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Synchrotron sheds light on metal toxicity

June 1, 2008
by Norm Tollinsky
In: Technology with 0 Comments

Electrons racing around a synchrotron, or particle accelerator, at close to the speed of light on the campus of the University of Saskatchewan are helping Vale Inco identify the forms, or species, of nickel in soil and filter particulate samples.

Nickel speciation conducted at the Canadian Light Source’s synchrotron in Saskatoon tells you if a sample contains pure metallic nickel, nickel oxide, or nickel sulphate, explained Mike Dutton, Vale Inco’s director of environmental and health science.

Understanding the species of nickel in samples is important because some species of nickel are carcinogenic and others aren’t.

“Nickel subsulphide, a product of the smelting process and an intermediate in the formation of final nickel, is a known inhalation carcinogen,” said Dutton. “Nickel oxide is as well, whereas nickel metal, or pure nickel  is not, so if you want to understand both workplace and environmental exposures, it’s important to do nickel speciation.”

The Canadian Light Source synchrotron, the only facility of its kind in Canada, cost $174 million and was commissioned in 2004. Described as a racetrack for electrons, it’s the size of three or four hockey rinks and includes a so-called storage ring with a circumference of 170 metres.

“We start by producing electrons using an electron gun, which is basically a really big TV tube, except we put 220,000 volts through it,” explained Canadian Light Source communications coordinator Matthew Dalzell. “That produces a stream of electrons which we then accelerate to about 99 per cent of the speed of light in a linear accelerator. Then we use magnets to steer that beam into a circular accelerator, which is what the synchrotron is.

That increases the energy of the electrons 1,000 times. From there, we shoot them into a storage ring, a big outer ring with electromagnets inside it, which keep the electrons going around in a circle.”

As the electrons whiz around, energy emitted in the form of light is directed through gaps in the ring to so-called beam lines – steel pipes containing optics.

The light –x-rays, in this case – shine on a sample in a holding chamber at the end of the beam line, and detectors measure the energy absorption signatures, which are unique for each nickel species.

The synchrotron light is tunable, which means different wavelengths of light can be produced and used, depending on the application.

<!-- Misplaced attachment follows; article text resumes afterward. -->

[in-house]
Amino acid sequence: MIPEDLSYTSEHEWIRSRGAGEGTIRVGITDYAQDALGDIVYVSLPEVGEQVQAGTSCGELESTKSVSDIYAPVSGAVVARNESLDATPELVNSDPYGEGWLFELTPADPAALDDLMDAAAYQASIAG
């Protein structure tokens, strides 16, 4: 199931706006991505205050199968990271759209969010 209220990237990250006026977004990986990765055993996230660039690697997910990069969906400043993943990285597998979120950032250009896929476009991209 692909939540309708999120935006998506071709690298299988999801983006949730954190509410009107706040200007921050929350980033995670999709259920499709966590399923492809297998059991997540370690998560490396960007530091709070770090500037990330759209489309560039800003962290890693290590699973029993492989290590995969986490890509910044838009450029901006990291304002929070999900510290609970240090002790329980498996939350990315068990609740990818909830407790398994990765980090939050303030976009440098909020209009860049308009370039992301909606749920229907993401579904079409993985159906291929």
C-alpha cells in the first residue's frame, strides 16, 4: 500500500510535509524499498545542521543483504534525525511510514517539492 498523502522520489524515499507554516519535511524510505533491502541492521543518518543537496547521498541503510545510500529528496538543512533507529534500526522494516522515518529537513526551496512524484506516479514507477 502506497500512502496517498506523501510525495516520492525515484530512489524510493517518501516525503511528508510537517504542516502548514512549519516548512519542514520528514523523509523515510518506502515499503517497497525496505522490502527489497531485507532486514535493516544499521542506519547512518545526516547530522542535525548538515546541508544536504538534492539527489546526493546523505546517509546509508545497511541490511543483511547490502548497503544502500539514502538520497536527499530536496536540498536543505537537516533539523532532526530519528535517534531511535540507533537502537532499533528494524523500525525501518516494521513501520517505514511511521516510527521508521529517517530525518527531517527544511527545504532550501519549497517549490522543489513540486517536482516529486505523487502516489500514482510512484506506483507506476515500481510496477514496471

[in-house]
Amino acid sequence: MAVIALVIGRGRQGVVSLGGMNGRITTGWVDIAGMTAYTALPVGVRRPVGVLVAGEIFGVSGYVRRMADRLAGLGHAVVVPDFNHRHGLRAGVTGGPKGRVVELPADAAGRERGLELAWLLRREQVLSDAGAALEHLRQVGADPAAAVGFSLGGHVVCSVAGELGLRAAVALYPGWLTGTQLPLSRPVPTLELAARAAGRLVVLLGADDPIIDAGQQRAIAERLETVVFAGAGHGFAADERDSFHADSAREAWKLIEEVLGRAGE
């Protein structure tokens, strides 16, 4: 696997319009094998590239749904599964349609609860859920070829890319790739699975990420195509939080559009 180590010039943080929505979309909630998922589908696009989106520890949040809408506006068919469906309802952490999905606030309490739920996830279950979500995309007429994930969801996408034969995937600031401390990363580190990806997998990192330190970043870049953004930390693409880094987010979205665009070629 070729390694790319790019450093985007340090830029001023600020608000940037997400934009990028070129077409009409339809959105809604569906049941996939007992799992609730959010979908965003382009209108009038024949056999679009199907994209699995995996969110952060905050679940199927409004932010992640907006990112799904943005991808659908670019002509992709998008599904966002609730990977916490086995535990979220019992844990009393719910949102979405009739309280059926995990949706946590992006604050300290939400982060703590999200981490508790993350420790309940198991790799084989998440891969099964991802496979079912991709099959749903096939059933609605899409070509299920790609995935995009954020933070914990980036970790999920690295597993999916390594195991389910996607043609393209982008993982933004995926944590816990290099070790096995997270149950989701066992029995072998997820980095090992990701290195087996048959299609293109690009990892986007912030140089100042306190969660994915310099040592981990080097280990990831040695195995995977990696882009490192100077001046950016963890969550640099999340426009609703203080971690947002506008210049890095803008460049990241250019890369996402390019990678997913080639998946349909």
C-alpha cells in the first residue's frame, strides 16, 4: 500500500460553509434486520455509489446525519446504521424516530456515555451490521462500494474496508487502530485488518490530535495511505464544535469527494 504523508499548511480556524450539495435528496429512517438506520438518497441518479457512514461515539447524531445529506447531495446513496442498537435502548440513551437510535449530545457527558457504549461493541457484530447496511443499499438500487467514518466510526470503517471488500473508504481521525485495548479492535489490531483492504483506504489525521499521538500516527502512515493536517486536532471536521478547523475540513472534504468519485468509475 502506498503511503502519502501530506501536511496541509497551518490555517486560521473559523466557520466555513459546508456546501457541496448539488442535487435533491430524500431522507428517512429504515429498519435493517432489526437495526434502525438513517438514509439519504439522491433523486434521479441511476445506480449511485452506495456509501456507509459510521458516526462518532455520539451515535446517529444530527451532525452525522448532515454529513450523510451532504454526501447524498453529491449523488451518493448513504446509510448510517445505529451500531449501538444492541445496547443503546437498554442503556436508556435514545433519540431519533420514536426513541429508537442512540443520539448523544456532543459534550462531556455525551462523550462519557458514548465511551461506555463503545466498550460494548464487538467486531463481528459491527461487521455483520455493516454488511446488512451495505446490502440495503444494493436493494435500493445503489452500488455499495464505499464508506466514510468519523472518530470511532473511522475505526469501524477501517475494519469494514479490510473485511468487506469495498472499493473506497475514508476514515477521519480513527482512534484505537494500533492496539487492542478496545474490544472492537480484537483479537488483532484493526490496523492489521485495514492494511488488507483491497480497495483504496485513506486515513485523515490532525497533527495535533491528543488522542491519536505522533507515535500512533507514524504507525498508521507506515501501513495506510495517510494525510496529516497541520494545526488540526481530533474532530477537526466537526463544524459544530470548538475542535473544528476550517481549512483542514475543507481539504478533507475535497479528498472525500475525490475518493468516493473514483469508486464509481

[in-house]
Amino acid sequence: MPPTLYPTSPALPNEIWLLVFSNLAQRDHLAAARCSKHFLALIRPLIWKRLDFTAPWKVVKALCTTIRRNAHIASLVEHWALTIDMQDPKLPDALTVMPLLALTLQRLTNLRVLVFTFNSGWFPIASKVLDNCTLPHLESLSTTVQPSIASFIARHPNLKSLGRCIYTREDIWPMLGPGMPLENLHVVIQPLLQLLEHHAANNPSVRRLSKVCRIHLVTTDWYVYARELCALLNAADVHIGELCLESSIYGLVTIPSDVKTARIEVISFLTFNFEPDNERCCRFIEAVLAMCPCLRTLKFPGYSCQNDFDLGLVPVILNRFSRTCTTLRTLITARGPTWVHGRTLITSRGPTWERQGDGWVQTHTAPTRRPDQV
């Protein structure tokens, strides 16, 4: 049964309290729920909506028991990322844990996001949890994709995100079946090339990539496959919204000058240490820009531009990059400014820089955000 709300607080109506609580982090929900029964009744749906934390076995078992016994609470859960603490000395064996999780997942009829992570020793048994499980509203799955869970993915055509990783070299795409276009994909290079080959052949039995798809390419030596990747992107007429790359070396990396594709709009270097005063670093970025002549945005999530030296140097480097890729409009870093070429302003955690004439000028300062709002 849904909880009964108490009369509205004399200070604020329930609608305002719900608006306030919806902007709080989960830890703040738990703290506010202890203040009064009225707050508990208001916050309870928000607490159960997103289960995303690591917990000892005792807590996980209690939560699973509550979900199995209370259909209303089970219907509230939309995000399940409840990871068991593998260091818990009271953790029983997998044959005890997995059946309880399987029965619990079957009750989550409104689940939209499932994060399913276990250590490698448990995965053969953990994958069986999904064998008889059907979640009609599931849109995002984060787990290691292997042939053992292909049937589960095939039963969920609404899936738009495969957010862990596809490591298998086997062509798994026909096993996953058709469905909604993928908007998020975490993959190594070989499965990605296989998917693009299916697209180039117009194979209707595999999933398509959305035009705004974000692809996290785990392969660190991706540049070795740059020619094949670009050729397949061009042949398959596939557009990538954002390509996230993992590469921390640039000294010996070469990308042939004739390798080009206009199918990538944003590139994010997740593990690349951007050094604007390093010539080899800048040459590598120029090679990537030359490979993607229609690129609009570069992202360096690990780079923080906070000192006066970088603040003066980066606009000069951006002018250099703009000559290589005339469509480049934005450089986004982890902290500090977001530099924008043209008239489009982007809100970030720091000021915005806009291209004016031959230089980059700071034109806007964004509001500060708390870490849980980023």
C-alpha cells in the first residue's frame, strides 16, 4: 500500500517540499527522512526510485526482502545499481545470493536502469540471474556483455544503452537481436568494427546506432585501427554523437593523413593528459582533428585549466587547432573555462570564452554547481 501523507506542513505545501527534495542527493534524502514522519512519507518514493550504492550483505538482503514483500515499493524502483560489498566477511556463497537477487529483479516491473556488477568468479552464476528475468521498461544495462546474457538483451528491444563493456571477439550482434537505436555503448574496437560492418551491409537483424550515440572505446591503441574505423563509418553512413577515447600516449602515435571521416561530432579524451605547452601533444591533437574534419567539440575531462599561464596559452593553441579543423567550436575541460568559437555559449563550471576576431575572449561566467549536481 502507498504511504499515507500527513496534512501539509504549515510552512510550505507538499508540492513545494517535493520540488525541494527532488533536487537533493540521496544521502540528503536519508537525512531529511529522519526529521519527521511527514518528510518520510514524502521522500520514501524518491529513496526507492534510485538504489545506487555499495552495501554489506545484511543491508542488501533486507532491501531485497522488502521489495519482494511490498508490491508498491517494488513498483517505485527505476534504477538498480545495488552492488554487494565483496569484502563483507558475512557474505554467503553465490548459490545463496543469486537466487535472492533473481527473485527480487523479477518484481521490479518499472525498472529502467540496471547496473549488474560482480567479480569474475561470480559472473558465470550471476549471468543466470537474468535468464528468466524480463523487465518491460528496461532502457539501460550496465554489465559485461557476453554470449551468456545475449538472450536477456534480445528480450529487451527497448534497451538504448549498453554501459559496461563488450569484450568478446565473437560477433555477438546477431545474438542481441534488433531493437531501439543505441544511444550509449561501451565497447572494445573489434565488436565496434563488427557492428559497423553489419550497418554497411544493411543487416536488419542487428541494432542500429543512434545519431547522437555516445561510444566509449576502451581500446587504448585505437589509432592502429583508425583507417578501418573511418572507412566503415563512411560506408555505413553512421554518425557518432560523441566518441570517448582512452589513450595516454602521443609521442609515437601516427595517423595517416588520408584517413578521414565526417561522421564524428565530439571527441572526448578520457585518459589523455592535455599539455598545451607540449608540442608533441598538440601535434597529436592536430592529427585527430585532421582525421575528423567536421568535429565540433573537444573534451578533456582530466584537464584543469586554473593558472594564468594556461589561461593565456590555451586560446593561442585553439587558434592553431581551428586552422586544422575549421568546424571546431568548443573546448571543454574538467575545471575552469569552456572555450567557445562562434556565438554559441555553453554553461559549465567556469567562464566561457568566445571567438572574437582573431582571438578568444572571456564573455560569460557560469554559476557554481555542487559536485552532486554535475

According to Dalzell, Canadian Light Source is a world leader in applying synchrotron technology to the mining industry. Aside from nickel speciation, it’s also used to identify other metal species, including arsenic, some of which are inert, while others are water soluble and therefore mobile in the environment.

Pharmaceutical research and work on advanced materials is also carried out at the facility.

“We’re very pleased with the results we’re getting from the synchrotron,” said Vale Inco’s Dutton. “We haven’t decided what we’re going to do going forward, but I think we’re going to use it for more research – not only for nickel, but for lead and silica as well.”

Armed with a better understanding of metal species, mining companies can take steps to mitigate potential health and safety or environmental risks through improved ventilation or the use of specialized personal protective equipment.

The synchrotron can also be used to learn more about how exposure to metals affects organisms at the cellular level.

“You can actually look at the sub-cellular distribution of metals – where they end up in the cells,” said Dutton.

Earlier this year, the Sudbury-based Mining Innovation, Rehabilitation and Applied Research Corporation (MIRARCO) signed a Memorandum of Understanding with Canadian Light Source to collaborate on research projects focusing on resource extraction, processing and waste management.

“MIRARCO prides itself on building bridges between researchers from a variety of institutions and industry,” said Steve Hall, president of MIRARCO. “This collaboration will undoubtedly be of tremendous benefit, not only to us, but to the entire resource sector.”


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